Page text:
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October 28, 2007
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October 28, 2007

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Home > 2007 Issues > October 28, 2007

The Moving Finger Writes

India and Dynasticism

By M.V. Kamath

To a party which has no young leaders of standing, Rahul seems the obvious candidate. It is calculated dynasticism of a kind, but what is remarkable is that there is hardly any voice raised. Sycophancy rules the roost. One, of course, does not know what would have happened if Indira had lived long enough though Sanjay Gandhi would still have been around.

There is a great deal about India and Indianness that defies analysis. In a way Indians are hardcore traditionalists and dynastic-minded. The concept of the rule of the people by the people and for the people is largely alien to them. They are more comfortable with rule of the people by dynastic rulers, good or bad which excuses them from taking the trouble to make a choice between conflicting candidates. That is why for centuries they have been ruled by rajas and maharajas, nawabs and sultans in feudal splendour, without a single squeak.

Indians, it seems, like continuity and are uncomfortable with change. A Maharaja of Travancore might have considered himself the servant of God, but he was an exception. Dynastic rule was the prevailing custom everywhere and this was taken for granted whether in Rajasthan, Baroda, Kolhapur, Sangli, Hyderabad, Travancore or Cochin to name only a few major ?kingdoms?. Maharajas were not voted in. Their rule was generational. The people expected Ramrajya, even if they didn?t get it. Some prided themselves as Suryavanshis and Chandravanshis, descended from the Sun and the Moon, to gain dynastic credibility.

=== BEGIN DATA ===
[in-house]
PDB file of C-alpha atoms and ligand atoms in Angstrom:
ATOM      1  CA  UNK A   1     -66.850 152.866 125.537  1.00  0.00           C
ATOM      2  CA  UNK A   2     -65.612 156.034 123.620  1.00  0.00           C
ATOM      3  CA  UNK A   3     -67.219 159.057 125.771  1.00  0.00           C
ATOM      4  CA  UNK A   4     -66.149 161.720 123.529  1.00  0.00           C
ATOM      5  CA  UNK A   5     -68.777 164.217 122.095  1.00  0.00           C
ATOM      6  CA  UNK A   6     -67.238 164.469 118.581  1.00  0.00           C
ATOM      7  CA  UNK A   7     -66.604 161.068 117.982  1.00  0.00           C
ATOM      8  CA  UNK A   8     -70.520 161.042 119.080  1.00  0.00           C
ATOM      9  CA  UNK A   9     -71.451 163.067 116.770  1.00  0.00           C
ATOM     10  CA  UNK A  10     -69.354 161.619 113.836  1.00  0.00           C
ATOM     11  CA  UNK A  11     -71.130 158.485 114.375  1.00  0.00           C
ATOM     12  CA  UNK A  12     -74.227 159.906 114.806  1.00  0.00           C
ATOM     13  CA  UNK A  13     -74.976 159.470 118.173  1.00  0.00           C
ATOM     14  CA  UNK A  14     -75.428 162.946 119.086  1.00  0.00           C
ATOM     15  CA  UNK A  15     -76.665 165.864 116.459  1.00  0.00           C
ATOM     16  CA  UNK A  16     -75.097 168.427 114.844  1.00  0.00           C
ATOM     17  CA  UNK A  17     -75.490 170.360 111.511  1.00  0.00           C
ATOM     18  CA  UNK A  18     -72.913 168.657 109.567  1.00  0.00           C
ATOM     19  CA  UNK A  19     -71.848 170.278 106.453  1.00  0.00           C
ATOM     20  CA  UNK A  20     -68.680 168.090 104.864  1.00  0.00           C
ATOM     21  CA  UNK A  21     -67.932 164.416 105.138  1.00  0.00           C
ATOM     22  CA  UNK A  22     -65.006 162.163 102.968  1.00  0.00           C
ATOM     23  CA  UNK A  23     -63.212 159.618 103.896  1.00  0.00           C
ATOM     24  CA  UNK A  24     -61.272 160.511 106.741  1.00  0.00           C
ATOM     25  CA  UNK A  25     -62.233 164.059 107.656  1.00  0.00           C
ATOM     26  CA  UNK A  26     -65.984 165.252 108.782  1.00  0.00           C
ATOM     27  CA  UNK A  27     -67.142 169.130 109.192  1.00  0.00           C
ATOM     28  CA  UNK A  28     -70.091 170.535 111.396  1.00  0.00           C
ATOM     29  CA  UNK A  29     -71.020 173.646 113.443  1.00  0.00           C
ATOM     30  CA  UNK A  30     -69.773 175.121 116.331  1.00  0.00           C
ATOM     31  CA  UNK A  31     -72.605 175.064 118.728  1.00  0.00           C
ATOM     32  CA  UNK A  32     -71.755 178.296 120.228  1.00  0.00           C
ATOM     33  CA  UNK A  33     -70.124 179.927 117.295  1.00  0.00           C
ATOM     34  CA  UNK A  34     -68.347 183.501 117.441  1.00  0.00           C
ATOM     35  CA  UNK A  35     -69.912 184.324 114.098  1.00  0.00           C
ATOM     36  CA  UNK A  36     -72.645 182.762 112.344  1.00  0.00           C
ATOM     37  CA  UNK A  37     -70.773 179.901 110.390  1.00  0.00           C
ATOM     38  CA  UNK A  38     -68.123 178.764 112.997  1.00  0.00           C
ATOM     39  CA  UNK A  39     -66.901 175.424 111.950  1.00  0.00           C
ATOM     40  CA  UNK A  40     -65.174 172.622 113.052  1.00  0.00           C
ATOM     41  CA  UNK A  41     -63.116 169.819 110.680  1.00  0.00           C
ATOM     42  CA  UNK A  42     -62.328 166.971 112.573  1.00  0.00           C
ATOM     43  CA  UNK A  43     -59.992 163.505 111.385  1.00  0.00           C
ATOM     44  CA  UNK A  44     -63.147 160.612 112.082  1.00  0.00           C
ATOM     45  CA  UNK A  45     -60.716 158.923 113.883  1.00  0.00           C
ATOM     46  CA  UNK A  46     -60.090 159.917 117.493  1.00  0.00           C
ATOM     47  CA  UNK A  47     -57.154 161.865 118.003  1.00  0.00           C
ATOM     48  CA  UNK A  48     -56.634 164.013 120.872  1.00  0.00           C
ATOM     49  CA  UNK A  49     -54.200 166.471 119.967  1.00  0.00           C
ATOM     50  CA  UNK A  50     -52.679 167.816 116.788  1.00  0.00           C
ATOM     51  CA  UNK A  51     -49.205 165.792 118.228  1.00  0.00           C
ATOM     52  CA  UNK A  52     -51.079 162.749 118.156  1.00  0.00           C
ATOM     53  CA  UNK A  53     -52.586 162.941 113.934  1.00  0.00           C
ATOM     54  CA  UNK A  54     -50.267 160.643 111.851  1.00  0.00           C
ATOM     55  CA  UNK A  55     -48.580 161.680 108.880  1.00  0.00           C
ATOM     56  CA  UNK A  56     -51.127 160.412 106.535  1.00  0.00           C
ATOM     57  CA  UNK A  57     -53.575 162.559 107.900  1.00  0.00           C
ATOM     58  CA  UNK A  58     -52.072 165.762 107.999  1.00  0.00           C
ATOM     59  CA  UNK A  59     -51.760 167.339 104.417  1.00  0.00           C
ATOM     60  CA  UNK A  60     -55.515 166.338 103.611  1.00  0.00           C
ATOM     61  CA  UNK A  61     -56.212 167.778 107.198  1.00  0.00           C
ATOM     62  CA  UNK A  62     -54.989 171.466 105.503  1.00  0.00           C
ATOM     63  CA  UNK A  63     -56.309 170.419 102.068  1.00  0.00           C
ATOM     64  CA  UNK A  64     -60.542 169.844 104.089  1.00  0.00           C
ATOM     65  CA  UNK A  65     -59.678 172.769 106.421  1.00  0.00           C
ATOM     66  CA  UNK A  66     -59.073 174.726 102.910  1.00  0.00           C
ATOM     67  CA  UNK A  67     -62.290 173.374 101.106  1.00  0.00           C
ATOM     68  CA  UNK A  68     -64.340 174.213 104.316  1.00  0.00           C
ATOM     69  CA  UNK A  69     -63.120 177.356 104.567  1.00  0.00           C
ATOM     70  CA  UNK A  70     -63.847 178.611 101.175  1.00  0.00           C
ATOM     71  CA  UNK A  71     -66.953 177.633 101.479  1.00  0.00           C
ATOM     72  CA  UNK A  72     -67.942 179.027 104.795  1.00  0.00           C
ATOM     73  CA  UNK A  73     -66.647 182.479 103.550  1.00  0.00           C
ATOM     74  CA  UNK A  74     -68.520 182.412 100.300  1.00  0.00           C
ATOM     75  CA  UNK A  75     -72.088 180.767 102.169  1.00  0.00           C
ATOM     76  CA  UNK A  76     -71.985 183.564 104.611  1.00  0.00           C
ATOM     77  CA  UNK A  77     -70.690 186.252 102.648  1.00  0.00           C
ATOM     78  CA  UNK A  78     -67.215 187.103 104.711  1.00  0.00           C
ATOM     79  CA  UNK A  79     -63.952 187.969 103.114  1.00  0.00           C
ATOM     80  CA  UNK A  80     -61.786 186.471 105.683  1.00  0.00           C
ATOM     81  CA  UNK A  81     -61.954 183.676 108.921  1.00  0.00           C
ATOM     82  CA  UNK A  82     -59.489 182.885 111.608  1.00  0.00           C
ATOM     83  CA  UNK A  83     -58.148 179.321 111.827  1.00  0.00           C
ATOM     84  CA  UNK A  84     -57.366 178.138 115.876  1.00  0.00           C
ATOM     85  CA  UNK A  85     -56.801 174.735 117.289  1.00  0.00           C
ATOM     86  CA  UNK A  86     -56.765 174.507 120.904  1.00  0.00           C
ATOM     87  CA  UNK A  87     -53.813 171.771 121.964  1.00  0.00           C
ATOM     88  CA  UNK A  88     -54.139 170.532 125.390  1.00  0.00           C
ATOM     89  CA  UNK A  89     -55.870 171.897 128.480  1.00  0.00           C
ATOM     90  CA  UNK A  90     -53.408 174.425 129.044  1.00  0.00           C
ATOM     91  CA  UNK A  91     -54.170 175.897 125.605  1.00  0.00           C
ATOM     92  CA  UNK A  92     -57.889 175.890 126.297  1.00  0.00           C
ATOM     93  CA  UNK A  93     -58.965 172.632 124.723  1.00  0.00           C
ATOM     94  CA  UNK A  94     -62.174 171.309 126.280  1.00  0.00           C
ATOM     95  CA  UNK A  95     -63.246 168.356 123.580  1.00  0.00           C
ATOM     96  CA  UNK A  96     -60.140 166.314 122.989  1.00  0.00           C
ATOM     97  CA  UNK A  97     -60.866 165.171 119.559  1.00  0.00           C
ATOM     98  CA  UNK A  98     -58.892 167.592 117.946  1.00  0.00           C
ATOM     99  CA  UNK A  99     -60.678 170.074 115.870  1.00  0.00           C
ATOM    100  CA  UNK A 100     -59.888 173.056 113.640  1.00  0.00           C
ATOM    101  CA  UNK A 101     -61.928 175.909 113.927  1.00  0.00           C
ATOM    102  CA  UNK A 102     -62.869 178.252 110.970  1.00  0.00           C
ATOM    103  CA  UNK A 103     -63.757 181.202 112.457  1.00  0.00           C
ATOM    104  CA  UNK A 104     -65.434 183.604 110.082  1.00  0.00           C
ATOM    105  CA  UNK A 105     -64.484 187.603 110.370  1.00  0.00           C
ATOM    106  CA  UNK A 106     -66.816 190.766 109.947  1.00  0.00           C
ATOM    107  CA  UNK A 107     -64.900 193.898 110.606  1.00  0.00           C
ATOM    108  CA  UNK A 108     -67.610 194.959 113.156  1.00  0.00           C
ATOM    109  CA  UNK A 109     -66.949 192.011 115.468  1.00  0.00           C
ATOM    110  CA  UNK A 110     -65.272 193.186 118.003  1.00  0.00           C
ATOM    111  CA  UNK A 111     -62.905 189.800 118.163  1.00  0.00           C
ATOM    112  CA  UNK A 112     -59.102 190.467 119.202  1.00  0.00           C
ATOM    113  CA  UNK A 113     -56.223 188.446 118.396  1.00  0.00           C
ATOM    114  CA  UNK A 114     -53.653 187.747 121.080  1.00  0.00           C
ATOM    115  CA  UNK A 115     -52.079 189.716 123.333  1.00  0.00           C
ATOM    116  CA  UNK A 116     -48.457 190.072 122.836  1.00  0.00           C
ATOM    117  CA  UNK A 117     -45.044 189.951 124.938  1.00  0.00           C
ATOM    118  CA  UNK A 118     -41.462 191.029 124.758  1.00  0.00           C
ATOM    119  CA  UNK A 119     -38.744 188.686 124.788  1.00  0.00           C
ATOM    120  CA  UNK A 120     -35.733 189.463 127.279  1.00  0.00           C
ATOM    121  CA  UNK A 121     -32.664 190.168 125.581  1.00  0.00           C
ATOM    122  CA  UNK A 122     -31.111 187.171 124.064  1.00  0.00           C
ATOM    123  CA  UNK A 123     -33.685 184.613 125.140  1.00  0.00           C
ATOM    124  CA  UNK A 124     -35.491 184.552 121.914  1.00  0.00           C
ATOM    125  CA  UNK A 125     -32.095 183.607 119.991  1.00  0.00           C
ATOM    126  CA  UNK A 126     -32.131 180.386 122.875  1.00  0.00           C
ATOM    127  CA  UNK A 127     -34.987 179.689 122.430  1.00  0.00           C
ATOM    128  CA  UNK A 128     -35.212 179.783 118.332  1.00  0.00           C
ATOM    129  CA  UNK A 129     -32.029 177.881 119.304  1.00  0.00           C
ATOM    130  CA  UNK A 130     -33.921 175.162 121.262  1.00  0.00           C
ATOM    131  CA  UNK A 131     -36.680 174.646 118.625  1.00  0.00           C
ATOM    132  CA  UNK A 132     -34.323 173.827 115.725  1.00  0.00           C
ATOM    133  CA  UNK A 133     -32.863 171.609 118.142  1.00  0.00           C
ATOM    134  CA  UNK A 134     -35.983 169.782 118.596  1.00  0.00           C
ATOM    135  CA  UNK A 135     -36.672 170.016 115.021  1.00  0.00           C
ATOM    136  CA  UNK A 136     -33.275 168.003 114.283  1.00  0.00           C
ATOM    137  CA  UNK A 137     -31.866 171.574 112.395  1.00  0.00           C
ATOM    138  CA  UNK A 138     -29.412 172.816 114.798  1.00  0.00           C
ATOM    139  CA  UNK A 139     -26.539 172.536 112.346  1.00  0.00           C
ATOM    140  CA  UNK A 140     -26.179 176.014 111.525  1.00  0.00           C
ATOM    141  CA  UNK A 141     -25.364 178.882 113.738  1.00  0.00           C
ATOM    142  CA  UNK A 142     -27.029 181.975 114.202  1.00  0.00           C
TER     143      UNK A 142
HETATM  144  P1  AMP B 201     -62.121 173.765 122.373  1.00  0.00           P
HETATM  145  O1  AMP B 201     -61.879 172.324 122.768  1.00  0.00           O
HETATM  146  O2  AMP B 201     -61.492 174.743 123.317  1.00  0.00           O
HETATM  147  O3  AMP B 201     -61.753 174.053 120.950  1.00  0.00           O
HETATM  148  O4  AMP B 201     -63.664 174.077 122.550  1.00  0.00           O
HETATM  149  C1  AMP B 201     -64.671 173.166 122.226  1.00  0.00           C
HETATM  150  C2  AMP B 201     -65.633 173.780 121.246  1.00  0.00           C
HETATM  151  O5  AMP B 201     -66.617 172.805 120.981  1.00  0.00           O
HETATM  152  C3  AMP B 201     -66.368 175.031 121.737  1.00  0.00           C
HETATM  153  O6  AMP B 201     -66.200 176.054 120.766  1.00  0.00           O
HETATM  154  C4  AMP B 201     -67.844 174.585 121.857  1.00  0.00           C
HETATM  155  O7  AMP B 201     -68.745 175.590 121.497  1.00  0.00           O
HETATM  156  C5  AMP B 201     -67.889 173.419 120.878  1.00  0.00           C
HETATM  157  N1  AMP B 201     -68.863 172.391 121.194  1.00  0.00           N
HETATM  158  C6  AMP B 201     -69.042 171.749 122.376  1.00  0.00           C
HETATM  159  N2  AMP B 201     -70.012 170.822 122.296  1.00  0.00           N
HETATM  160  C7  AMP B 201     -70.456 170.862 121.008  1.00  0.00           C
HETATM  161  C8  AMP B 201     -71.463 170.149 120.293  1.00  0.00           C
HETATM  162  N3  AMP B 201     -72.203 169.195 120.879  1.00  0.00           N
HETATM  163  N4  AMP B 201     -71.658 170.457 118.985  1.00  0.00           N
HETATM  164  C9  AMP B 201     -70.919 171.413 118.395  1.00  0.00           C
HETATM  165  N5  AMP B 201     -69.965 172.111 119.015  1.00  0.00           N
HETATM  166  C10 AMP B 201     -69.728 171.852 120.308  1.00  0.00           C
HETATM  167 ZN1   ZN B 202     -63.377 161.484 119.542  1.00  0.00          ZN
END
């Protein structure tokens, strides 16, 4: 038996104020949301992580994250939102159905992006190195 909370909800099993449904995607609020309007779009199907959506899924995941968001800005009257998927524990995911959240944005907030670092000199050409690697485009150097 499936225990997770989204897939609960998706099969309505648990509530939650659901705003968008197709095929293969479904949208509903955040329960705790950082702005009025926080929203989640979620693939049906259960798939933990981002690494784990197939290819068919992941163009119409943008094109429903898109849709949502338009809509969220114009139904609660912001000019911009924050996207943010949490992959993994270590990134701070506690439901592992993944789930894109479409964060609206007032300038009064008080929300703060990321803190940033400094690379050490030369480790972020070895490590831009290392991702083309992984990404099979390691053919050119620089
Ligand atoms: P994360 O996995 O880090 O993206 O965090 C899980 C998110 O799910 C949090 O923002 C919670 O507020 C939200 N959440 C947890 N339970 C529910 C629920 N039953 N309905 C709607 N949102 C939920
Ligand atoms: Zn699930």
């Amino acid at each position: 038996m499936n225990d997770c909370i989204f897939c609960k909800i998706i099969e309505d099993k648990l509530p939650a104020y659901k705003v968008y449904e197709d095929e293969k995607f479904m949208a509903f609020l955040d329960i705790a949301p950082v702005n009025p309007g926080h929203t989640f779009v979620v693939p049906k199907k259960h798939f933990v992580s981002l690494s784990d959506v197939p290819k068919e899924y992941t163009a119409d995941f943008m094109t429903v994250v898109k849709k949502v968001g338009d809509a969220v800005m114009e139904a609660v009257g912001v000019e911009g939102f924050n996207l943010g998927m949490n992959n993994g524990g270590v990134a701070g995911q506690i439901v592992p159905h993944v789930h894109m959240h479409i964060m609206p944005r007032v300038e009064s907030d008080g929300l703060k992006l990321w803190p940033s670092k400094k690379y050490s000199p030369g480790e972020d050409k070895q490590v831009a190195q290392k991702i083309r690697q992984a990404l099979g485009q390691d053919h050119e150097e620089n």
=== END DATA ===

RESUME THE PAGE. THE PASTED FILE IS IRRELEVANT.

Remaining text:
When the British came on the scene, while they were careful not to upset rulers, Lord Dalhousie, the Governor General of India between 1848 and 1856, introduced what was called the Doctrine of Lapse which laid down that if a ruler was either ?manifestly incompetent or died without an heir? his state would automatically be annexed by the East India Company. Under that rule the princely states of Satara (1848), Sambalpur (1849), Nagpur and Jhansi (1854) and Awadh (1856) were annexed without much ado. That was one way of destroying dynasticism and bringing the entire country under British sway. But the rule came to be reversed which is one reason why Queen Victoria came to be respected. The Indians could look up to Royalty as a cornerstone of stability. This mindset, unfortunately, has been showing signs of continuity in India long after the country became free even after princely rulers voluntarily abdicated and dynasticism became a thing of the past.

When Pandit Motilal Nehru sought to put pressure on Mahatma Gandhi to name his fledgling son Jawaharlal as presidential candidate of the Lahore Congress in 1929?the year in which Congress sought full independence?he could not have dreamt that he was setting up a dynasty. Motilal had been president of the UP Kisan Sabha in 1921; with the passing of the years Jawaharlal started to outshine his father and by 1936, according to B.R. Nanda, ?his name was something to conjure with among the masses as well as the intelligentsia?. He had undoubtedly made great sacrifices. One of his longest spells in jail lasted 1,170 days between December 1931 and September 1935. It was again Gandhi who secured Jawaharlal?s election to the presidency of the 1936 Congress. Between August 1942 and June 1945 Jawaharlal spent some 1,084 days again in jail and few people had made such sacrifices. In October 1945 Gandhi wrote to Jawaharlal: ?I am now an old man? I have now named you as my heir. I must, however, understand my heir and my heir should understand me.? Gandhi described him as truthful beyond suspicion, a knight sans peur et sans reproche. Rabindranath Tagore hailed him as Rituraj ?representing the season of youth and triumphant joy of invincible spirit?.